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    Feb 6, 2009
    #9
    Why not just use the standard two-prong connector that comes with the MBP power adapter?

    You get a shorter cable but then no need to buy an adapter, and as said above I don't know if the surge protector will really do much good without a grounded outlet.
     
  10. miles01110 macrumors Core

    miles01110

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    #10
    Of course it won't. Surge protectors need the ground to perform their function.
     
  11. aristobrat macrumors G4

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    Oct 14, 2005
    #11
    That was going to be my suggestion too. The notebooks come with that 2-prong flip-up "duck bill".
     
  12. doxavita thread starter macrumors 6502a

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    #12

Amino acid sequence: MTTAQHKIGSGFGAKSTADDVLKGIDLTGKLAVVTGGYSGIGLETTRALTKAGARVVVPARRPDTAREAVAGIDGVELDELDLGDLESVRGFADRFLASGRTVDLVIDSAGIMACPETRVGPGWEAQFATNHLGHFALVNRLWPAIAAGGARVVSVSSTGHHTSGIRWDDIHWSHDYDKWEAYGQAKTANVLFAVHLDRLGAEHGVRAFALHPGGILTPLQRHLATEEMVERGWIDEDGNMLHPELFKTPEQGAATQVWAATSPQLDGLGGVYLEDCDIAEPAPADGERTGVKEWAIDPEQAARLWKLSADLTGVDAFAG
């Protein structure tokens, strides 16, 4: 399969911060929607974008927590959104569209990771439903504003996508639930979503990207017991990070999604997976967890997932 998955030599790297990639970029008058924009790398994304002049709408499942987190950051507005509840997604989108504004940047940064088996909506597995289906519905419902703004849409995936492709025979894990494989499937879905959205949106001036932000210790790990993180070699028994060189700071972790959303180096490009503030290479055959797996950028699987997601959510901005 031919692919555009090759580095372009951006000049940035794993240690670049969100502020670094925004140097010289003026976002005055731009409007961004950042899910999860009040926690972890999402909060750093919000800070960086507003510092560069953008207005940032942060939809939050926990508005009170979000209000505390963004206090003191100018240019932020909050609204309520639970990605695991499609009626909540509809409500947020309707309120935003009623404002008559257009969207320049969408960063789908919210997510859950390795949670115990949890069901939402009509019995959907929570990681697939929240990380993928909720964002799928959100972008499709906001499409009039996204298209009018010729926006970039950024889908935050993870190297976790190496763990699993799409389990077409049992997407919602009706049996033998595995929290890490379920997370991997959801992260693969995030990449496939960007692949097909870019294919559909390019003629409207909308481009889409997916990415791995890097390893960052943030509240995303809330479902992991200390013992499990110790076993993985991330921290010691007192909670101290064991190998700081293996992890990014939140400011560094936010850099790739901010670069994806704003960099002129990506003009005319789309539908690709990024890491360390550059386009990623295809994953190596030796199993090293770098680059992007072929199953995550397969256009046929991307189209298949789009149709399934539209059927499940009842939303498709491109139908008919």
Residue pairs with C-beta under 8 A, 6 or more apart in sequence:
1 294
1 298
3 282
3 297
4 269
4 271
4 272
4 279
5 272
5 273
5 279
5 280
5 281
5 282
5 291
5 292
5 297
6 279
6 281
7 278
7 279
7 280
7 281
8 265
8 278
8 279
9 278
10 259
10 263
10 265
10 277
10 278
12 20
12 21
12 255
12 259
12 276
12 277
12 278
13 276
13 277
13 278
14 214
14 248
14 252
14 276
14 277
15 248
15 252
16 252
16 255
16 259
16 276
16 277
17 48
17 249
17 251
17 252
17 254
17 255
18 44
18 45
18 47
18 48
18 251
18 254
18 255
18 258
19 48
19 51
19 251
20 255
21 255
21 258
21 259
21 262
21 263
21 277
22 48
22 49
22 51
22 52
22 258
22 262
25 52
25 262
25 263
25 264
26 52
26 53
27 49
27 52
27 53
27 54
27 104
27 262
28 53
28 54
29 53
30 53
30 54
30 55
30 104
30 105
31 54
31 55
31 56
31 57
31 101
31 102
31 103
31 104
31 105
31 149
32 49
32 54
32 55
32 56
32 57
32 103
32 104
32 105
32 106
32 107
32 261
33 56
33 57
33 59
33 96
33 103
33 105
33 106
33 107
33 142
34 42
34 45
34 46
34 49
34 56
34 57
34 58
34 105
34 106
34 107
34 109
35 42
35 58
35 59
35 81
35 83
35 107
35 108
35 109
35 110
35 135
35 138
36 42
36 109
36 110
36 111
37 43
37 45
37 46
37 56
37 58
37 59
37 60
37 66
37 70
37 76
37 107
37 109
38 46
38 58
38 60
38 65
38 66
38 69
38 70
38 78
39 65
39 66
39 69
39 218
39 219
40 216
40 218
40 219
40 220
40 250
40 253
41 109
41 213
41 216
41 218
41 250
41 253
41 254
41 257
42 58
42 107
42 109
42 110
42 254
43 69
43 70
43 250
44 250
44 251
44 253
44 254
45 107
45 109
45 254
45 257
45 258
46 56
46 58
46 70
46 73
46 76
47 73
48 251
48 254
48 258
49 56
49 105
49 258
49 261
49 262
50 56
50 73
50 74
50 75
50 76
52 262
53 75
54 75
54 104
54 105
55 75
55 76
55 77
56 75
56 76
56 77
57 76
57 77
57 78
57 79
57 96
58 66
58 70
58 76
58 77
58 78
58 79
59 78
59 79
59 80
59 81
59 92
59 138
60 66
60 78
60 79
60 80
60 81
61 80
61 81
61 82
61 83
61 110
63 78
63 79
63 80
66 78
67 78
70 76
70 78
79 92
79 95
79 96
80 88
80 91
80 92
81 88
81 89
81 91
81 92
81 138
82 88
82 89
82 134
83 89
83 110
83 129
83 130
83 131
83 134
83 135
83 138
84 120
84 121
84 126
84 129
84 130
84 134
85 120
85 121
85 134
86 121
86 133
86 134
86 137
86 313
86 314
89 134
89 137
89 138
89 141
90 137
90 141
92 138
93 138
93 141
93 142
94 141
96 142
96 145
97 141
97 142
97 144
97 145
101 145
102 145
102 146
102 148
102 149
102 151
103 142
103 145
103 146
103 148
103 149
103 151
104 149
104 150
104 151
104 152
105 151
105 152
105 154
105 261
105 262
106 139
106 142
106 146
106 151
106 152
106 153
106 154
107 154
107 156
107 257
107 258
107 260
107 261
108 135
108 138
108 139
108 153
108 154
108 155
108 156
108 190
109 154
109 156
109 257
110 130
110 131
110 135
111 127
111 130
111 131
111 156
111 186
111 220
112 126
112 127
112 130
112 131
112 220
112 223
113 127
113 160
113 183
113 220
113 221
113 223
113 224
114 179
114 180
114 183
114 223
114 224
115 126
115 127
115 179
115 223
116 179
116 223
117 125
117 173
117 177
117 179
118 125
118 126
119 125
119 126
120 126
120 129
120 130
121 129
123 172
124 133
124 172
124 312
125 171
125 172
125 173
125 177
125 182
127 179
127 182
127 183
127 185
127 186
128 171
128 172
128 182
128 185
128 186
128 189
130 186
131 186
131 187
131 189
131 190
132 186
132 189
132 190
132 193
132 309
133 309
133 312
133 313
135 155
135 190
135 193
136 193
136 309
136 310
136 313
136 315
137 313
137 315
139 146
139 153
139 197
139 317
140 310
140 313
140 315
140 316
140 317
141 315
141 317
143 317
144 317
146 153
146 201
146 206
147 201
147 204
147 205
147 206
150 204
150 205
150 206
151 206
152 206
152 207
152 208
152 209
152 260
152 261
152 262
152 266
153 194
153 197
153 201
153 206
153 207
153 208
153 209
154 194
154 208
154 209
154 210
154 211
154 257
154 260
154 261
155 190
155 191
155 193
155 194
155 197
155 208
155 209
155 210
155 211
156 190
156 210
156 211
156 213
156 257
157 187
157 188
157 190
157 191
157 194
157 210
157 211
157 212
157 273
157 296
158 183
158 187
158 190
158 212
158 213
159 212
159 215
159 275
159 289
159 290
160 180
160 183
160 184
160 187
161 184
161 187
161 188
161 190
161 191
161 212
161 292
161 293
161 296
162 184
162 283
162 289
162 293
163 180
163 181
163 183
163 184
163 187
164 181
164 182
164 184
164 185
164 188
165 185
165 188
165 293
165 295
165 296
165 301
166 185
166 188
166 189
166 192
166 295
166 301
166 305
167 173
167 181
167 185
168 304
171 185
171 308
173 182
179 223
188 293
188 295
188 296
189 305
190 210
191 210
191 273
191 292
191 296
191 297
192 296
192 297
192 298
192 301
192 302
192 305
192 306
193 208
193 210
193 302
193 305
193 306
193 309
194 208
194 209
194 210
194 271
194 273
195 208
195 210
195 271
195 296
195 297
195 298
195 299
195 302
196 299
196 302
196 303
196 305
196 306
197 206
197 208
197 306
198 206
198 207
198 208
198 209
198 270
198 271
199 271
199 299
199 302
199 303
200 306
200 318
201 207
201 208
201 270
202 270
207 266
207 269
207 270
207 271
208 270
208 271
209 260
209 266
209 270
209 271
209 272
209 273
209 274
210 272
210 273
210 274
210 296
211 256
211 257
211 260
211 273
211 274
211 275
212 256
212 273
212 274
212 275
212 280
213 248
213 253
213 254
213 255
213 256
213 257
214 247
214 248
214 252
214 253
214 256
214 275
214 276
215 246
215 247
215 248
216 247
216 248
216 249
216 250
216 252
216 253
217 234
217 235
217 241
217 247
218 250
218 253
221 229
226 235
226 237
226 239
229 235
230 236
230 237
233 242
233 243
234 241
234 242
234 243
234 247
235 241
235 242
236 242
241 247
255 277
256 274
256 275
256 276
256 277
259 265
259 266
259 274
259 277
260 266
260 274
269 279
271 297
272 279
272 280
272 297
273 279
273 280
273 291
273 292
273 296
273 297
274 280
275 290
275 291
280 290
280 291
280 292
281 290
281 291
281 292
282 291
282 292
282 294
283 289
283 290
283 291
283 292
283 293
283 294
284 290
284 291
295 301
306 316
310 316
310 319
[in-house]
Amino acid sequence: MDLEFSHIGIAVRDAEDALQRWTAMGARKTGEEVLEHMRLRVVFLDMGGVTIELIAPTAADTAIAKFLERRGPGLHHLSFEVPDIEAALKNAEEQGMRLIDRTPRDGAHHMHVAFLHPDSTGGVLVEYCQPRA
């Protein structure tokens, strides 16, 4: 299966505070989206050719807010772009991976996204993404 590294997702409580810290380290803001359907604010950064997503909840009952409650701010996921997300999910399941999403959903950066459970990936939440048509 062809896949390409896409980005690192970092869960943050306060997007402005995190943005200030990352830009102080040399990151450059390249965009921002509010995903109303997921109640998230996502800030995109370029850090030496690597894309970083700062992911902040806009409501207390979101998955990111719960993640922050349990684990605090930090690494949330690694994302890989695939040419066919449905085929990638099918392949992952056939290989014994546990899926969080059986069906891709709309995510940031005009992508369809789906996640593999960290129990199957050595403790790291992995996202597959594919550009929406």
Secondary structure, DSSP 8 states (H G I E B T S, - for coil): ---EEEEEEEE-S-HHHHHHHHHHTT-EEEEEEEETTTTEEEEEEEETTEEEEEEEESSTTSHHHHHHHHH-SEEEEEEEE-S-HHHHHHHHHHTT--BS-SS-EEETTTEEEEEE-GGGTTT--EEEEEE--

The fact that MBPs already come with a 2 prong adapter, does that mean Apple isn't really concerned about surges to the Power Adapter?
     
  13. DewGuy1999, May 15, 2011
    Last edited: May 15, 2011

    DewGuy1999 macrumors 68040

    DewGuy1999

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    #13
    The power adapter isn't a surge suppressor, so it doesn't serve that purpose. The 3 prong on an electrical device provides a ground to prevent a shock from the device. You can read more about the difference here:

    HowStuffWorks.com: What is the difference between two- and three-pronged plugs?
     
  14. doxavita thread starter macrumors 6502a

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    #14
    Right, it's missing a grounding pole. If a surge came the white box would be fried.
     
  15. miles01110 macrumors Core

    miles01110

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    #15
    It's more of an acknowledgement that protecting against surges is your responsibility; not Apple's.
     
  16. acedickson macrumors 6502a

    acedickson

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    #16
    More likely you would get shocked. That grounding pole doesn't really provide protection for the power supply or the machine.

    Buy yourself a surge protector and plug the computer into that.
     
  17. anshu macrumors newbie

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    Mar 30, 2011
    #17